Panama Papers reveal spies used Mossack Fonseca to conceal their 'activities'
The Munich-based newspaper said Mossack Fonseca's clients included 'several players' in the 1980s Iran-Contra scandal, which saw senior US officials facilitate secret arms sales to Iran in a bid to secure the release of American hostages and fund Nicaragua's Contra rebels.
Berlin: Secret agents from several countries, including intermediaries of the CIA, have used the services of Panamanian law firm Mossack Fonseca in order to "conceal" their activities, a German newspaper reported on Tuesday.
"Secret agents and their informants have made wide use of the company's services," wrote the newspaper, which obtained a massive stash of 11.5 million documents from the company that is sending shockwaves around the globe.
"Agents have opened shell companies to conceal their activities... Among them are close intermediaries of the CIA," the Sueddeutsche Zeitung newspaper reported.
The Munich-based newspaper said Mossack Fonseca's clients included "several players" in the 1980s Iran-Contra scandal, which saw senior US officials facilitate secret arms sales to Iran in a bid to secure the release of American hostages and fund Nicaragua's Contra rebels.
The Panama Papers also reveal that "current or former high-ranking officials of the secret services of at least three countries... Saudi Arabia, Colombia and Rwanda" are listed amongst the company's clients, the Sueddeutsche said.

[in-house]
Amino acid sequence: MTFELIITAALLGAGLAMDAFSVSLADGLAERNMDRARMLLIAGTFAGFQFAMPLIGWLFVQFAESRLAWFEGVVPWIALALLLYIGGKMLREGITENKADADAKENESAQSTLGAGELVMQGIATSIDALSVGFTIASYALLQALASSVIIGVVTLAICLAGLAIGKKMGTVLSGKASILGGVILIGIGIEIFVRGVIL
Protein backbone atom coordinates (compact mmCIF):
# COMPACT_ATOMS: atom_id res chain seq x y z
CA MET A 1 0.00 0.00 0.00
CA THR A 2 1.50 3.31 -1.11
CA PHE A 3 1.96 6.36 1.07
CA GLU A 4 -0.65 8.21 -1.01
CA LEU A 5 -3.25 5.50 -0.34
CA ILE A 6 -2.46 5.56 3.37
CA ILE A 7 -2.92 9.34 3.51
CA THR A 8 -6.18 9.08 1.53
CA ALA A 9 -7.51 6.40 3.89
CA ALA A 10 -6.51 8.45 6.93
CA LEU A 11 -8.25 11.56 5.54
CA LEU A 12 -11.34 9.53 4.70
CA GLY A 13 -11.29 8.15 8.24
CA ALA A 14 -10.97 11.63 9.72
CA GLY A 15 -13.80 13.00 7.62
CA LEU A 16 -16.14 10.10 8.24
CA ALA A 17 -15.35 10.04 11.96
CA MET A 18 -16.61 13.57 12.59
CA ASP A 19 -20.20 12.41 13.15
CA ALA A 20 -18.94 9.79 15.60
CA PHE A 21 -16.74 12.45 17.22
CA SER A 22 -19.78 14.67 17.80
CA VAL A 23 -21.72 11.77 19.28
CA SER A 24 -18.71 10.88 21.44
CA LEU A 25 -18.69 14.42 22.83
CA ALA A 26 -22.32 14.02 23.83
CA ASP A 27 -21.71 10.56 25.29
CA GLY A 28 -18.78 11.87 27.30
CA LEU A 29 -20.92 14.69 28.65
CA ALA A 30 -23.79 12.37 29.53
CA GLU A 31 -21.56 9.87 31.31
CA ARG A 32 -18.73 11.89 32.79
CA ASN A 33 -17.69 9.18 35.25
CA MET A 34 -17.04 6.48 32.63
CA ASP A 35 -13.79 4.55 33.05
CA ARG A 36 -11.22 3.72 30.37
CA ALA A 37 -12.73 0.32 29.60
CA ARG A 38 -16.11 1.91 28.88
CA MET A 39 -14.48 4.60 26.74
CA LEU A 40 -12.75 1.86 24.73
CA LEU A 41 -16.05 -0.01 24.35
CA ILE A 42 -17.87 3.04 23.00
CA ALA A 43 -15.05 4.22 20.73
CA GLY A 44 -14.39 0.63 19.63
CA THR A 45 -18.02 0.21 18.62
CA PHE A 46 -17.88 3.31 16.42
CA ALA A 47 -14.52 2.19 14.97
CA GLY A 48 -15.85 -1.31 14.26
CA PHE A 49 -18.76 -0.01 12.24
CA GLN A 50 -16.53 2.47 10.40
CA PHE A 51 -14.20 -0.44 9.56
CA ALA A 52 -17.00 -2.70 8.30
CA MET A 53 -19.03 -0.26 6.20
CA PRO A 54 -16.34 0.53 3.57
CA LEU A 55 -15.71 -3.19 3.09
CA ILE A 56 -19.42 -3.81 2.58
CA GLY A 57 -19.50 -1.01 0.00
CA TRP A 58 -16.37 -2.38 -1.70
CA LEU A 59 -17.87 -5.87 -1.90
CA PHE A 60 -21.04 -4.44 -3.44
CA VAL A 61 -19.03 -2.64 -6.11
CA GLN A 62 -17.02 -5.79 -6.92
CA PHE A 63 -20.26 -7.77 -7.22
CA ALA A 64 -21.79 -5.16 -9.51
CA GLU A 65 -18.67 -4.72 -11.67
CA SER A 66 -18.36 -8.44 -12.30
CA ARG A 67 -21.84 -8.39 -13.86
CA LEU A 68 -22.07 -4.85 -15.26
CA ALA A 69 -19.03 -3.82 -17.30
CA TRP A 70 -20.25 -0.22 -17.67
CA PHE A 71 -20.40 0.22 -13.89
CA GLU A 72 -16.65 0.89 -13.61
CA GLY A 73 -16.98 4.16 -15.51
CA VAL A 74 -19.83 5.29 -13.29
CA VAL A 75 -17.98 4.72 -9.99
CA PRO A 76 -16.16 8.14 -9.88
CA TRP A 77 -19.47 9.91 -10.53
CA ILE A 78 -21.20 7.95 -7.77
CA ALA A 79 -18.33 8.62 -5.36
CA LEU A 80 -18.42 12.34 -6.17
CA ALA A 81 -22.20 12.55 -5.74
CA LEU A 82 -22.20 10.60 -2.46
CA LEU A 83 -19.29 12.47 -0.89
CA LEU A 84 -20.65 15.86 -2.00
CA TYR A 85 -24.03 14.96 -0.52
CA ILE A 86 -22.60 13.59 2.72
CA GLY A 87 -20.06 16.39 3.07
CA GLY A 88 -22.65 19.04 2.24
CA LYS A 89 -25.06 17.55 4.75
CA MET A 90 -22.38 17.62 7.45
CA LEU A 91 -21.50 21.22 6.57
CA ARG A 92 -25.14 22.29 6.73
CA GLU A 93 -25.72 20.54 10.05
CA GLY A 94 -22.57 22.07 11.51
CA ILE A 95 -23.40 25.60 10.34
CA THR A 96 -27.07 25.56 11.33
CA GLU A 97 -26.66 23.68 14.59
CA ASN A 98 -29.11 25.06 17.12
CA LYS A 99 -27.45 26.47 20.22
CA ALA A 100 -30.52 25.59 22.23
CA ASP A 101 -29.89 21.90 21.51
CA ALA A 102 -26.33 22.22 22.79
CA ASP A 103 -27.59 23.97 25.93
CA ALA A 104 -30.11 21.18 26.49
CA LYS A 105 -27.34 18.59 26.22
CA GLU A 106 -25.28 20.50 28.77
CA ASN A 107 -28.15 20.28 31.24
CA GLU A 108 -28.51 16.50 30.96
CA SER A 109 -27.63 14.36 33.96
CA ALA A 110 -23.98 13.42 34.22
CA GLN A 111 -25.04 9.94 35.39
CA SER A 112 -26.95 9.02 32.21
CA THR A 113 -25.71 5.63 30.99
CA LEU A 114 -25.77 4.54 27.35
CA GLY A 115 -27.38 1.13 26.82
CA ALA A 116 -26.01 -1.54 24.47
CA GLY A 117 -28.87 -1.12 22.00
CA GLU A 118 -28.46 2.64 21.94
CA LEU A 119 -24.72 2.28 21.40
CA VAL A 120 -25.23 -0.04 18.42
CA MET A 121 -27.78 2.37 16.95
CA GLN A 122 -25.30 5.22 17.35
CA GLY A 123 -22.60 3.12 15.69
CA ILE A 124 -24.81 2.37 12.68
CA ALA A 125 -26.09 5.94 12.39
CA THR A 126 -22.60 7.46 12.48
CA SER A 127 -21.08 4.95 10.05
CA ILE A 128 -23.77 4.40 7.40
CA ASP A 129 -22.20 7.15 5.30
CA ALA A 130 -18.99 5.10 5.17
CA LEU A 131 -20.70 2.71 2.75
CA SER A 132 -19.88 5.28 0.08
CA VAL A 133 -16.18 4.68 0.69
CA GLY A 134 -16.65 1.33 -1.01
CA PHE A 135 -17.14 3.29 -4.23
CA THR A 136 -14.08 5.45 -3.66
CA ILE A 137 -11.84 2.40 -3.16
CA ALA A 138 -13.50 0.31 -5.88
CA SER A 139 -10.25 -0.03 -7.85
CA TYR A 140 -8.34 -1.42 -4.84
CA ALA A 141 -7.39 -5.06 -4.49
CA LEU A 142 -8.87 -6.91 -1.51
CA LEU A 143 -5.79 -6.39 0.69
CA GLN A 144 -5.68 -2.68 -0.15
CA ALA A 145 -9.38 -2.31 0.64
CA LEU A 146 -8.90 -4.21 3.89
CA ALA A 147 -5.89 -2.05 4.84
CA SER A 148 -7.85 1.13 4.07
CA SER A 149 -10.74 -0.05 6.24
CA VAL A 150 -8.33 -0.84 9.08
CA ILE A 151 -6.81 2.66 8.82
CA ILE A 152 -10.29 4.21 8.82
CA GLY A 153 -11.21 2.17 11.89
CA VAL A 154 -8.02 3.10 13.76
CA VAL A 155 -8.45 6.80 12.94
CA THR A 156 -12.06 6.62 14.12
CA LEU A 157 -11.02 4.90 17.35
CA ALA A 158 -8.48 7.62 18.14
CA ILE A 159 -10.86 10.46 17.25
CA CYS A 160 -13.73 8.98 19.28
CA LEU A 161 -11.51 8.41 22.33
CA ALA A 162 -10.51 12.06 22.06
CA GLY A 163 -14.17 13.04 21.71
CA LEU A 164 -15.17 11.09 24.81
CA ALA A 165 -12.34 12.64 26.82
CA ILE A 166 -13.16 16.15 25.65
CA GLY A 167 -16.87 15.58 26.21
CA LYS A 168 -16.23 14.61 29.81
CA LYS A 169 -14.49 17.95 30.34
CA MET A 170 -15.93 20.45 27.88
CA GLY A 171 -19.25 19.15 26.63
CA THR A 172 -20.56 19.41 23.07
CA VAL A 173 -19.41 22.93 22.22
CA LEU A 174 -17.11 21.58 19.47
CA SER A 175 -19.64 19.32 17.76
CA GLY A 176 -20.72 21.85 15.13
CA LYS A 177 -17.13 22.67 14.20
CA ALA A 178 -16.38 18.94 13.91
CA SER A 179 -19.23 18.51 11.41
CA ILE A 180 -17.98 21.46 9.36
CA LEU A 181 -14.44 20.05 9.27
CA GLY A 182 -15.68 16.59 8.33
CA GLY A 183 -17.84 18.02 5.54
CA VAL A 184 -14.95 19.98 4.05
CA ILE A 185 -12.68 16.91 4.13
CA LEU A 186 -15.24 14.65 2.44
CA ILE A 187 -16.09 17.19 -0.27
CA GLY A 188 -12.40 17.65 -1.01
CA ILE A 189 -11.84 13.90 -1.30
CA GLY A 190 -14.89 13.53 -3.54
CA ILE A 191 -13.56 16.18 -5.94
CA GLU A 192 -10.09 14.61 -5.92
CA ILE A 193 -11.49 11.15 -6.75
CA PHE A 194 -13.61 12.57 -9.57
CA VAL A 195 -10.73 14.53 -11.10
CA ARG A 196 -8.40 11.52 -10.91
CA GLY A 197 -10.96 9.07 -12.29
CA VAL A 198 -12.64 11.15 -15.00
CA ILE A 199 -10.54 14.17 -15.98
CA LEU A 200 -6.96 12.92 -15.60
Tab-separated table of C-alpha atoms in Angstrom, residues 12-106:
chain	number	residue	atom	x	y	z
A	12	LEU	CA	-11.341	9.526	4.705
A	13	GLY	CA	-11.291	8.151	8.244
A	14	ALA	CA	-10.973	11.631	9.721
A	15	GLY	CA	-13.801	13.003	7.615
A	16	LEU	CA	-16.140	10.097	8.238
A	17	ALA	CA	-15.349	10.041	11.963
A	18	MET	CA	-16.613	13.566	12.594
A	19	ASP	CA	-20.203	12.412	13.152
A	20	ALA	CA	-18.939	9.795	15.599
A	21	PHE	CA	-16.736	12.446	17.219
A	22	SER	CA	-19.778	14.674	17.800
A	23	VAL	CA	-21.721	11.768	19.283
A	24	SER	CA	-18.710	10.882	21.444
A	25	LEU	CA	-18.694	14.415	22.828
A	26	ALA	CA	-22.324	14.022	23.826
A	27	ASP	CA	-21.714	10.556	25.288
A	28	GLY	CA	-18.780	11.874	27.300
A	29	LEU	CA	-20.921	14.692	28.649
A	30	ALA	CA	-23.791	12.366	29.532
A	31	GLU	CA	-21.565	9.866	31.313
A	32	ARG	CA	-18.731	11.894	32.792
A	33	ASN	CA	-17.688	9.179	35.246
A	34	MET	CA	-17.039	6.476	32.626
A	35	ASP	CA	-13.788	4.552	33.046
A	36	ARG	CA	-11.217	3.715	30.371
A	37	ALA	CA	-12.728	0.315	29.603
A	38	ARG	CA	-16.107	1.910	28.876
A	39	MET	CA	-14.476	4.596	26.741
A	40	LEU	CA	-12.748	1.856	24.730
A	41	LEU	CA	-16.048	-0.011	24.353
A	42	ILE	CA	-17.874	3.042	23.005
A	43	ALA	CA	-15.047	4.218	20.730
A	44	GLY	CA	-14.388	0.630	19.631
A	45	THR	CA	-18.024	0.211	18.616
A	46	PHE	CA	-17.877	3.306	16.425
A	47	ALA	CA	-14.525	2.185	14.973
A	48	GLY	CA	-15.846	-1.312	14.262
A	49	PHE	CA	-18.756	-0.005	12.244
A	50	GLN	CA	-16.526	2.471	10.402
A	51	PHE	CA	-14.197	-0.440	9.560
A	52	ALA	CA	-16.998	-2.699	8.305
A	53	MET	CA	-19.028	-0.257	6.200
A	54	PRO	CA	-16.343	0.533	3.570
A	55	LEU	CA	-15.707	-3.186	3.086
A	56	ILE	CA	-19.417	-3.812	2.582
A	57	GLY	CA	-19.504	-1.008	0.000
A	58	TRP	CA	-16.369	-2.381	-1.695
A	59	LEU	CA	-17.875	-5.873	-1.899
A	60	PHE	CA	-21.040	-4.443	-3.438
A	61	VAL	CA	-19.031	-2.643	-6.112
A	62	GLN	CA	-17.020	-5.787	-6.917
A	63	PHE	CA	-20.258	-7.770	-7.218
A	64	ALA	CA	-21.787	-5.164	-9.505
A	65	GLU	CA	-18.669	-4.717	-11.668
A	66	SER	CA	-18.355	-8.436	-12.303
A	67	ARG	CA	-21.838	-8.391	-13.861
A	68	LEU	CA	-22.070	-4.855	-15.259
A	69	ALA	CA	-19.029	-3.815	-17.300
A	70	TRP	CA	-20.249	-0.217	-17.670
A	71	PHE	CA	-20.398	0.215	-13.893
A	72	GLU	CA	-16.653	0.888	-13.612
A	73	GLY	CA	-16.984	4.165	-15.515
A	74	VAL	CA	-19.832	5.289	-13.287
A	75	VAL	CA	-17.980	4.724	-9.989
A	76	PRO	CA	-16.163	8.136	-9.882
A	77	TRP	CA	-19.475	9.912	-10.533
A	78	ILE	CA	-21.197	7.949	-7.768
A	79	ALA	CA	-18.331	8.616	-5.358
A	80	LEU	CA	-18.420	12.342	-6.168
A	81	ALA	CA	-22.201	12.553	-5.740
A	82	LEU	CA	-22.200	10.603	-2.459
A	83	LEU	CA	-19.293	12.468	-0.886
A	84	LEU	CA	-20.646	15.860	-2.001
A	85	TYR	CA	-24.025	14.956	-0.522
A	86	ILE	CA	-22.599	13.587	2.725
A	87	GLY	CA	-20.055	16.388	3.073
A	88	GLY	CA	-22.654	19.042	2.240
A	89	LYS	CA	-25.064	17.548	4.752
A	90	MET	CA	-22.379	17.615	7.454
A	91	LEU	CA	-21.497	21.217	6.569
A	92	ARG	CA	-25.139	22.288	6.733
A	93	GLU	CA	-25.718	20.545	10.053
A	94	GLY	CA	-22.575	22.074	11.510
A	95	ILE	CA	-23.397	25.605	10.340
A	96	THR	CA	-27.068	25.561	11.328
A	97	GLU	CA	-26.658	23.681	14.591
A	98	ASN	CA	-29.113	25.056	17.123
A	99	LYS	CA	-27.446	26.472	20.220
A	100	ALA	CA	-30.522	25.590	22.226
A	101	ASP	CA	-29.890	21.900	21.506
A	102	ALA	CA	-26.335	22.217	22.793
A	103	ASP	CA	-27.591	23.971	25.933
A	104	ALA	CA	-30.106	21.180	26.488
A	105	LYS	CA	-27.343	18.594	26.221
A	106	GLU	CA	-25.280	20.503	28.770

Among them was Sheikh Kamal Adham, the former Saudi intelligence chief who died in 1999. Adham "spent the 1970s as one of the CIA's key intermediaries" in the Middle East, the daily said.
The daily received the huge stash of Mossack Fonseca documents from an anonymous source and shared them with more than 100 media groups through the International Consortium of Investigative Journalists (ICIJ).
A week after the first revelations, the documents have shed light on how the world's rich and powerful have used offshore companies to stash their assets, forcing Iceland's prime minister to resign and putting pressure on a slew of other leaders around the world.
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